The stock sale would leave Treasury with approximately 317 million shares in AIG — a 21.5 percent stake in the company, down from a high of 92 percent — and leave open the possibility for future additional profit as the government exits the company.
“Taking action to stabilize AIG during the financial crisis was something the government should never have had to do, but we had no better option at the time to protect the American economy from the damage that would have been caused by the company’s collapse,” Treasury Secretary Timothy F. Geithner said in a statement. “To stabilize and then restructure the company with a very substantial positive gain for the American taxpayer is a significant accomplishment, but we need to continue the critical task of implementing Wall Street reform so that the American economy is never put in this position again.”
In a separate statement, AIG chief executive Robert Benmosche said the pending sale marks a significant milestone.
“This offering, Treasury’s largest to date, makes America whole on its investments in AIG plus a profit,” Benmosche said. “We are close to achieving what most outside AIG thought unimaginable. The people of AIG never lost faith, kept working, and are grateful for being given the chance to make good on this goal.”
The government’s hasty, controversial bailout of AIG and its drawn-out, just-as-controversial exit from the company has resulted in an unlikely success story. Few people would have predicted during the depths of the financial crisis — or even during the national outrage that followed news of bonuses being awarded at AIG after the bailout — that taxpayers eventually would turn a profit on the rescue of a company whose risky derivatives trades nearly sank the global economy.
But that improbable outcome now seems probable. And an essentially nationalized company that seemed destined for failure is now a profitable, nearly-private enterprise once again, much smaller but with much less risk on its books.
“This is right on schedule,” said James Millstein, a former Treasury official who oversaw the AIG reorganization. “Pretty good, even for government work.”
AIG’s turnaround represents an accomplishment for the company and for the Obama administration and is a testament to how the nation’s financial markets have stabilized since the depths of the financial crisis in 2008.
But despite the recent good news, not everyone is ready to uncork the champagne.
“I think it’s a mixed story,” said Bill Black, an associate professor of economics and law at the University of Missouri at Kansas City and a former financial regulator.
On one hand, Black said, “had they simply allowed an unconstrained collapse of AIG, I think it’s true that it likely would have been a terrible decision with really severe consequences.”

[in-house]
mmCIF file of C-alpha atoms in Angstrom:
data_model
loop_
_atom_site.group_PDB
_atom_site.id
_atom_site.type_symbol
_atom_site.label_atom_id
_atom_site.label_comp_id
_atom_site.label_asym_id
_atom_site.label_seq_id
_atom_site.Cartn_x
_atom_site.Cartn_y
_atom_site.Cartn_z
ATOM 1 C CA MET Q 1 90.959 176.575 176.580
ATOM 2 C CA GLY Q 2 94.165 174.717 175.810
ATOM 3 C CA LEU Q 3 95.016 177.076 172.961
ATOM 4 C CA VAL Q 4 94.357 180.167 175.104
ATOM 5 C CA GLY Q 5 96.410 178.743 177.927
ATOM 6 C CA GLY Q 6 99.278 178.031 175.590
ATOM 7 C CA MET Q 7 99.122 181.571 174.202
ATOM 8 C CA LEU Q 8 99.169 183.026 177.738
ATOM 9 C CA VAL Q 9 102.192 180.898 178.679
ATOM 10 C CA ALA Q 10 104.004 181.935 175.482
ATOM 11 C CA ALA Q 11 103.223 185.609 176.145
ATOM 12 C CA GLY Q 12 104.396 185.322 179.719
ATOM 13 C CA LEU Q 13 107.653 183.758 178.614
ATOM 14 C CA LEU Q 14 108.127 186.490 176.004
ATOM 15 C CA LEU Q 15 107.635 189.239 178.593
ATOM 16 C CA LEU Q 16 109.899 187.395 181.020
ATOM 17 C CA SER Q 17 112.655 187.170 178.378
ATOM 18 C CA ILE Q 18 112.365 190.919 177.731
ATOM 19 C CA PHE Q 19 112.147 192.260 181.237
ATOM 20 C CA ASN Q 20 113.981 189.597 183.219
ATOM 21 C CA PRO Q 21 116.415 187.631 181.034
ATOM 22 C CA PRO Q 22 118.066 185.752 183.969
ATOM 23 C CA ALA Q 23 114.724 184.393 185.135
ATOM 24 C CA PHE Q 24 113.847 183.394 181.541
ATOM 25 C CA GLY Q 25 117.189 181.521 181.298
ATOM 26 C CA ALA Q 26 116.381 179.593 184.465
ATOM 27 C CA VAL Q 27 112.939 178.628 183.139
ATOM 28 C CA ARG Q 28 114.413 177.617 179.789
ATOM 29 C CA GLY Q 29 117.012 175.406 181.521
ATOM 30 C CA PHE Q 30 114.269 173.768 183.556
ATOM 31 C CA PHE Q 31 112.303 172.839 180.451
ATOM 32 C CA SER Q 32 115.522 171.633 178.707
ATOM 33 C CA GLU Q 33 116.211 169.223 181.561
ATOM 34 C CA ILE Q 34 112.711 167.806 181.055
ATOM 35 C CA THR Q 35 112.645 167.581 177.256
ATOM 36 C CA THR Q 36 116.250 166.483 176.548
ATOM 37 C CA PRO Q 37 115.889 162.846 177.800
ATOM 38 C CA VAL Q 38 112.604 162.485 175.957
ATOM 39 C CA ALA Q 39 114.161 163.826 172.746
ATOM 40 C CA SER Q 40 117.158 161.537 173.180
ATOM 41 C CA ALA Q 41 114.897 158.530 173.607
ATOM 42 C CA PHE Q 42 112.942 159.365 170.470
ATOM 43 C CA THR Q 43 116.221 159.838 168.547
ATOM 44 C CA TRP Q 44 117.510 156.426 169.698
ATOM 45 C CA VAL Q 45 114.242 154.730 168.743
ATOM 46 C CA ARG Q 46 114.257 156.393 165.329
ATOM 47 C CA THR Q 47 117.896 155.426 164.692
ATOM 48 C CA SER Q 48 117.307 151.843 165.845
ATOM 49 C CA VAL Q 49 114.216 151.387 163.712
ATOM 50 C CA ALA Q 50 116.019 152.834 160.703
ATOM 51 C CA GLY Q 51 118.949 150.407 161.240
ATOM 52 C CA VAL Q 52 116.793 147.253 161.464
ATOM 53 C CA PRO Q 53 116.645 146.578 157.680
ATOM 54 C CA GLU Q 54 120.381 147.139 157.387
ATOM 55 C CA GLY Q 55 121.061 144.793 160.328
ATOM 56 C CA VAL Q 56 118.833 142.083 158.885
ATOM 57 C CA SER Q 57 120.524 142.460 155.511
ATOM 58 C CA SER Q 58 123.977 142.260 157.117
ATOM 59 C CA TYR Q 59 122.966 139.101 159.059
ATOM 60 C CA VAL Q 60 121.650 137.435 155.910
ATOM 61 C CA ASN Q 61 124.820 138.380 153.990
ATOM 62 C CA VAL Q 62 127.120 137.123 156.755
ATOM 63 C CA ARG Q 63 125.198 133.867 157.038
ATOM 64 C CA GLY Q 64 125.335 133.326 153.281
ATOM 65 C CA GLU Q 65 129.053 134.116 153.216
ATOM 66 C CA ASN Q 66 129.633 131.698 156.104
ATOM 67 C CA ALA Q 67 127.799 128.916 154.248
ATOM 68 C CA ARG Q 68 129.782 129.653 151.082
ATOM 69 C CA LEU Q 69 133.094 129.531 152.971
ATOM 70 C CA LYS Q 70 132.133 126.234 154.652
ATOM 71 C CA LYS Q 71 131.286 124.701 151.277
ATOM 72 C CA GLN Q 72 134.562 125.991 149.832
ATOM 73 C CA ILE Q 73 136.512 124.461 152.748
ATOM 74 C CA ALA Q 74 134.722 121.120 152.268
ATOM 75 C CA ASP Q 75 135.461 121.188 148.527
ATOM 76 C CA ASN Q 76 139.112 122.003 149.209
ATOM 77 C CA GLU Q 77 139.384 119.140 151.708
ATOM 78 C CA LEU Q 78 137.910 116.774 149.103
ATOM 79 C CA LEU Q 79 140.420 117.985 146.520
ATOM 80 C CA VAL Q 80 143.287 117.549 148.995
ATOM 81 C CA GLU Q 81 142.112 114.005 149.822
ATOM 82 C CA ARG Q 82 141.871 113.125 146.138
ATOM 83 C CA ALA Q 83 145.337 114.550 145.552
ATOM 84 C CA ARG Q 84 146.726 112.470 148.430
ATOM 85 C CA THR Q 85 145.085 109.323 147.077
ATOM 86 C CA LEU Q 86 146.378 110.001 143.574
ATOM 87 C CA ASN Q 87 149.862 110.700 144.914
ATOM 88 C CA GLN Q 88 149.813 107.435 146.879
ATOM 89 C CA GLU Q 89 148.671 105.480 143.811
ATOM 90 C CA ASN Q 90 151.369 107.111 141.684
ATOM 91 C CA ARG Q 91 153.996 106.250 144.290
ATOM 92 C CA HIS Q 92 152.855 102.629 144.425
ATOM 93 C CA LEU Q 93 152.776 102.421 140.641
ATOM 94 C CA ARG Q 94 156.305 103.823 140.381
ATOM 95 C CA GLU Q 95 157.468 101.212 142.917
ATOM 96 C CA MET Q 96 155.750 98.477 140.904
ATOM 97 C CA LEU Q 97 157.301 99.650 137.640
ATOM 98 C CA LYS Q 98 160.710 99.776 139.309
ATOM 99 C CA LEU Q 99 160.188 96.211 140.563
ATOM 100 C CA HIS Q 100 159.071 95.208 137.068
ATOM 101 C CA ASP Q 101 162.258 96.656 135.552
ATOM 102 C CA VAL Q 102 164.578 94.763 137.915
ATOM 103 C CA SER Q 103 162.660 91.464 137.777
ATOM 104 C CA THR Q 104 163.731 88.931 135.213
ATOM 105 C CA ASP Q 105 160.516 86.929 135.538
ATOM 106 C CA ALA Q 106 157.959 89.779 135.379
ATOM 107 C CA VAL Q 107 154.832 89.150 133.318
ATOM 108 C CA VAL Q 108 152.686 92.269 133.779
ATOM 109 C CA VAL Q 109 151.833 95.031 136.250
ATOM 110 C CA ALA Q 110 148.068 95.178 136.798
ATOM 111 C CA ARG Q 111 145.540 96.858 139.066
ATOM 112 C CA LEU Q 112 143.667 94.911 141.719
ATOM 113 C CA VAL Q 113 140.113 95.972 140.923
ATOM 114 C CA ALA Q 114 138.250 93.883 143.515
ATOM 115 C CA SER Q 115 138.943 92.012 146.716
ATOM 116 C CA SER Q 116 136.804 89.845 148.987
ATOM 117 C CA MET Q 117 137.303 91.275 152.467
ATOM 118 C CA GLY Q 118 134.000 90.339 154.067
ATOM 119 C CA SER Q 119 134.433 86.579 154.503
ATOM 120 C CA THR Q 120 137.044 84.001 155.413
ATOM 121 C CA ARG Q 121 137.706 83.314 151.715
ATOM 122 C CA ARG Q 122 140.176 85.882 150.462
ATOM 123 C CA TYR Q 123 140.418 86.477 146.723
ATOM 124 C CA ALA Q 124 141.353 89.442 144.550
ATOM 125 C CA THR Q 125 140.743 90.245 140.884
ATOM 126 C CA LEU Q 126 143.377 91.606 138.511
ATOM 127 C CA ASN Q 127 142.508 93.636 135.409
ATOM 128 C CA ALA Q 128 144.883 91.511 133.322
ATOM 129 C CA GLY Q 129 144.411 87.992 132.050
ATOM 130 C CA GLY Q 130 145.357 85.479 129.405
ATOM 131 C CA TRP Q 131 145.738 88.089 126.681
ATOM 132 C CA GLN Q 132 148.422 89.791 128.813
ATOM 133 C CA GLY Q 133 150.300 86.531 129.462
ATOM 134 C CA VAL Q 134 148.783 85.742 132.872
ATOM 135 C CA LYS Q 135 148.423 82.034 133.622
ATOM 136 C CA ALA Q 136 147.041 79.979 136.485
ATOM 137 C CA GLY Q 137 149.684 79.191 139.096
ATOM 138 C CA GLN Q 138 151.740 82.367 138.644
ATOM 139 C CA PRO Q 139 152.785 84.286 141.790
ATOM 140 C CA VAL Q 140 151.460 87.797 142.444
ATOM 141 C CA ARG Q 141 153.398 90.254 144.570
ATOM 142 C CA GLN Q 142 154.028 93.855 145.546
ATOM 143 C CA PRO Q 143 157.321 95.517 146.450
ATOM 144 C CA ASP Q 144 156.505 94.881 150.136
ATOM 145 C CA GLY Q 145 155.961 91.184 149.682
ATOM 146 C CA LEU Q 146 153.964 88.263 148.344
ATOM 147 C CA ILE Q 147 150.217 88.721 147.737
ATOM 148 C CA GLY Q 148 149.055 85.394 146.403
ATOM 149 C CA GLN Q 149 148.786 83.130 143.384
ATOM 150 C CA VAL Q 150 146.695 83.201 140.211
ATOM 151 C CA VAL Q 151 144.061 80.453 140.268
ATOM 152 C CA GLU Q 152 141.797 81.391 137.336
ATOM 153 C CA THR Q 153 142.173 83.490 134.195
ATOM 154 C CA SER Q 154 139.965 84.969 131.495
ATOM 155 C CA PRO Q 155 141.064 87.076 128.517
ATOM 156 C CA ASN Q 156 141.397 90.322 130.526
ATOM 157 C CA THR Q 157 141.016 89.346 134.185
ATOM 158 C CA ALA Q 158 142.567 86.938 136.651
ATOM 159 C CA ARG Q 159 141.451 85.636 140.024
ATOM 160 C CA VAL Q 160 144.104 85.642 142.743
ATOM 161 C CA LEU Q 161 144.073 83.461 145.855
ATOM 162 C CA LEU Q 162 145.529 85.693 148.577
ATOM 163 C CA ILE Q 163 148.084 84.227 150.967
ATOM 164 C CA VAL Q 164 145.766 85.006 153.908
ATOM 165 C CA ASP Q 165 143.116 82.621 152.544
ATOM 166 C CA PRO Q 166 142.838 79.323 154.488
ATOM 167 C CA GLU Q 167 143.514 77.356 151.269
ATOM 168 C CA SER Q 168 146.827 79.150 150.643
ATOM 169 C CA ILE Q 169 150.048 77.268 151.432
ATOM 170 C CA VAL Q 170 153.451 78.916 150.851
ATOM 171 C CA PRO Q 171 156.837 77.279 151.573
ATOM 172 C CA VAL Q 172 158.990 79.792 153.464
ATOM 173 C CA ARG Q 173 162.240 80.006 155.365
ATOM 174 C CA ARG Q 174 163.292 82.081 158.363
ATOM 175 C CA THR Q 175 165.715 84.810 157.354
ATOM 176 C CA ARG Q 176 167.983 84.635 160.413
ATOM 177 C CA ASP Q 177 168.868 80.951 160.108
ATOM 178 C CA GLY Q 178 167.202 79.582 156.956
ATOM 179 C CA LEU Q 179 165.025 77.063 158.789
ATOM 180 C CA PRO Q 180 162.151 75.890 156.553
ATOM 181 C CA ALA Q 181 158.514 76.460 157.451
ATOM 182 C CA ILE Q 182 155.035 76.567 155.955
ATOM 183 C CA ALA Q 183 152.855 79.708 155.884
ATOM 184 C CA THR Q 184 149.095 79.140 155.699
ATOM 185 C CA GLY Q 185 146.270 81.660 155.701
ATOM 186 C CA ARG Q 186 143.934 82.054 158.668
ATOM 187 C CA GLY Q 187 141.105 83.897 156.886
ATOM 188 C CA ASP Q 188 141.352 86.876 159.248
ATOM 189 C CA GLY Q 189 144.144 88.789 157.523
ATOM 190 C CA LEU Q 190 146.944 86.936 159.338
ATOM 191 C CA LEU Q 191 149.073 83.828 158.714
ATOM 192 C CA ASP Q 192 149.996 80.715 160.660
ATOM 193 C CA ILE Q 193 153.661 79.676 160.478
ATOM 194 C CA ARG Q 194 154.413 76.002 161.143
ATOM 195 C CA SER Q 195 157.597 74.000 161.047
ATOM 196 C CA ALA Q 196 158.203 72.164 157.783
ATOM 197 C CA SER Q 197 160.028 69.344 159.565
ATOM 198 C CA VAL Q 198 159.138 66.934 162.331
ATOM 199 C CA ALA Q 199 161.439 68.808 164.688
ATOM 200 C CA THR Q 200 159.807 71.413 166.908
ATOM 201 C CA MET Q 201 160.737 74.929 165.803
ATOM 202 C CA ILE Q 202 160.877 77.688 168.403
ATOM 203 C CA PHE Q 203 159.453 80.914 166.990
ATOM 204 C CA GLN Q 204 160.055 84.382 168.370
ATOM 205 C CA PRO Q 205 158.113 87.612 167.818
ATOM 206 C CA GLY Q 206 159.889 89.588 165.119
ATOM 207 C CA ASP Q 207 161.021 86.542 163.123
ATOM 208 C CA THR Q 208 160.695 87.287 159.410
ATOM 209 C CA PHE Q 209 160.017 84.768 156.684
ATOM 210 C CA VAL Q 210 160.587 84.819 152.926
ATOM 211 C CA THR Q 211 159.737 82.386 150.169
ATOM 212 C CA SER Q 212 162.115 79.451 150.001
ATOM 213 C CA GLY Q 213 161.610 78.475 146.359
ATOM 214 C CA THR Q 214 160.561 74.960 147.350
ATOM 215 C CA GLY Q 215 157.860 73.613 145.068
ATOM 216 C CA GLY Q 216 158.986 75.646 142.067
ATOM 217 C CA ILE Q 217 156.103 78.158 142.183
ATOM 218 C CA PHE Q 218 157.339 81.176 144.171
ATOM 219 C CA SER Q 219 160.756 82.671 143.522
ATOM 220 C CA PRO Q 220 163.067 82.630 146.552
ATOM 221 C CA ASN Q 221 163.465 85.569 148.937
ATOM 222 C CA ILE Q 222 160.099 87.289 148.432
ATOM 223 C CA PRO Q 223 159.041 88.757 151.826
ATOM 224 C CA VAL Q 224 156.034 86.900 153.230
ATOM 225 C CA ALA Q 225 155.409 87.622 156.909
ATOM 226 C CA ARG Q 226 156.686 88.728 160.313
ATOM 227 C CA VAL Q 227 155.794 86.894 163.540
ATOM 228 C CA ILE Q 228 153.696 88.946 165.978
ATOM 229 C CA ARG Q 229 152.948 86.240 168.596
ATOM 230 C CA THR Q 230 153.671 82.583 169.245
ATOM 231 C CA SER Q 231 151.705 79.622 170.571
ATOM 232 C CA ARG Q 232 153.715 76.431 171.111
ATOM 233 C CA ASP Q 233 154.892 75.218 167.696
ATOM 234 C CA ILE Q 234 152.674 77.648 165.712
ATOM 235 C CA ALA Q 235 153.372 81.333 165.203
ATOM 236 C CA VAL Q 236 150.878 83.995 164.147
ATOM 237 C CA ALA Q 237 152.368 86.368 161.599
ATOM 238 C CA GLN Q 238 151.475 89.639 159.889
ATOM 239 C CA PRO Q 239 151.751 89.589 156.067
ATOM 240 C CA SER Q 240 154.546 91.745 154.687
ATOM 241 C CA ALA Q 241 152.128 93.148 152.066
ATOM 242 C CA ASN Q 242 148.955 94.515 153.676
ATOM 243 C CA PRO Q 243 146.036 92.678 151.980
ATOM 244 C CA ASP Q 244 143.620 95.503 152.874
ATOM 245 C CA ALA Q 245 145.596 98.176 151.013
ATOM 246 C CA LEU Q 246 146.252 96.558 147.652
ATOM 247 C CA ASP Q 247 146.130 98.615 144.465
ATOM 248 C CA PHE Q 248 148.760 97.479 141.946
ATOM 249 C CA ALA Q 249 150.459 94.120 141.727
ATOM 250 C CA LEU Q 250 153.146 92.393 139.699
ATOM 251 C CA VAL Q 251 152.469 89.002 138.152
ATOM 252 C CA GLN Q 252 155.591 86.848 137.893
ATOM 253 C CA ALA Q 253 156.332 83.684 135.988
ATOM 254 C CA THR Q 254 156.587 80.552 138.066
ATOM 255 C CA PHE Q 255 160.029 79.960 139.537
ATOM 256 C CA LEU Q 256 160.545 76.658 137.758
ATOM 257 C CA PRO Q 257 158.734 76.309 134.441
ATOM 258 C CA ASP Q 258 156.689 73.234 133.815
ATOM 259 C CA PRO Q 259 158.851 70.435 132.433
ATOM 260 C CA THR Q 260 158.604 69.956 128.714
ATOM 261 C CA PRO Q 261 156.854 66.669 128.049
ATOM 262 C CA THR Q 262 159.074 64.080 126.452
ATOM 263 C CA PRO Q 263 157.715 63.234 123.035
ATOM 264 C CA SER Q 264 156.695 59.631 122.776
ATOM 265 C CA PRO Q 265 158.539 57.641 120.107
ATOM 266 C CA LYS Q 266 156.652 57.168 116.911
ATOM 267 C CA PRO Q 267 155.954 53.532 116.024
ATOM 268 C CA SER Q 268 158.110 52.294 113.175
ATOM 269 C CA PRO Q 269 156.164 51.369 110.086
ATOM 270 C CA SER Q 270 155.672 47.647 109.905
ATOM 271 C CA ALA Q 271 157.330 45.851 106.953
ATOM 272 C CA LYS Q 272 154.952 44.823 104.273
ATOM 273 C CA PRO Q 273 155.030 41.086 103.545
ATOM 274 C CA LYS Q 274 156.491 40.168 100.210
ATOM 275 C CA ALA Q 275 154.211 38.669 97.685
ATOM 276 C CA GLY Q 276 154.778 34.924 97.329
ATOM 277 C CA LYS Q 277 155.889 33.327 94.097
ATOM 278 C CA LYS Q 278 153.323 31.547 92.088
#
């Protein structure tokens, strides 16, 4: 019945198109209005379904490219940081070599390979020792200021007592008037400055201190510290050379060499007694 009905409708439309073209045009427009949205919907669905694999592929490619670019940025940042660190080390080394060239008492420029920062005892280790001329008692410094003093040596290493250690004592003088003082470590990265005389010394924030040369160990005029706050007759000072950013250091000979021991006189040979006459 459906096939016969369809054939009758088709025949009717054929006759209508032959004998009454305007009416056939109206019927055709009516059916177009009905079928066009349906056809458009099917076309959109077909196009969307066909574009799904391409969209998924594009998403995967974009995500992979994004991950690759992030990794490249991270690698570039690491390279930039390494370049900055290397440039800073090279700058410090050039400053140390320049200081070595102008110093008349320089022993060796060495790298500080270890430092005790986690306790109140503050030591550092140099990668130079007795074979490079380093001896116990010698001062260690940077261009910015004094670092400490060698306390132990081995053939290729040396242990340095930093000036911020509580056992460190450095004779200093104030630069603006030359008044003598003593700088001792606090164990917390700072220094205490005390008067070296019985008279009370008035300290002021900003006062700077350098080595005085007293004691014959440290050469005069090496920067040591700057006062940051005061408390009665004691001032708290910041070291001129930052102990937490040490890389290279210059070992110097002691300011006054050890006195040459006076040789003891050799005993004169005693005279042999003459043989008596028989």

But he and others insist that even a largely successful bailout comes with its own set of circumstances.
“It creates perverse incentives,” Black said. “There’s an enormous danger to providing bailouts to systemically dangerous institutions and, in particular, bailing out their creditors 100 cents on the dollar. That danger is that you create crony capitalism.”
In addition, Black said that while the government had done well in recouping taxpayer money, it had “missed an opportunity” to use its majority ownership of AIG to force the company to shrink even more than it did and to eliminate it as a systemic risk to the financial system.
Christy Romero, the special inspector general for the government’s bailout fund, the Troubled Assets Relief Program, shares concerns that the success of the AIG bailout could lead investors to expect the government to rescue other firms whose failure could threaten the economy and thereby does not adequately discourage excessively risky practices.
“There are significant issues of moral hazard,” Romero said. “The whole notion of the bailout is that these companies like AIG who did risky practices are insulated from the consequences. All of us, as taxpayers, had to put AIG on our shoulders.”
Despite the lessons of the crash, AIG still deals in complex derivatives, which fueled its meltdown, and has no single banking regulator watching over its non-insurance financial businesses, Romero’s office noted in a July report. “Effective, comprehensive, and rigorous regulation of AIG is vital to ensure that history does not repeat itself,” the report stated.
If officials eventually designate AIG as a “systemically important” financial firm, the Federal Reserve would become the company’s primary regulator, and AIG would find itself subject to stricter standards and oversight. So far, that has not happened.
“It’s not over. It still remains as one of the largest TARP investments,” Romero said. “I don’t think you can declare anything a success story — or a failure — when you’re still in the middle of it.”
Linus Wilson, a finance professor at the University of Louisiana at Lafayette, who has closely tracked the government’s bailouts, calculated that the taxpayer stake in AIG should drop to between 16 and 22 percent after the pending sale. In addition, he estimates that taxpayers could exit AIG by the end of the year with a profit of about $4.5 billion.
Wilson said he believes Treasury officials erred by not liquidating more of the government’s stock in AIG early on, when its stock price hovered around $40. It closed Monday at $33.30, up more than 38 percent on the year.
Despite the what-ifs, Wilson said the AIG investment is likely to return more taxpayer dollars than some other high-profile bailouts, namely automakers Chrysler and General Motors and mortgage-giants Fannie Mae and Freddie Mac.
“If the government breaks even on AIG,” he said, “that’s a lot better than expected.”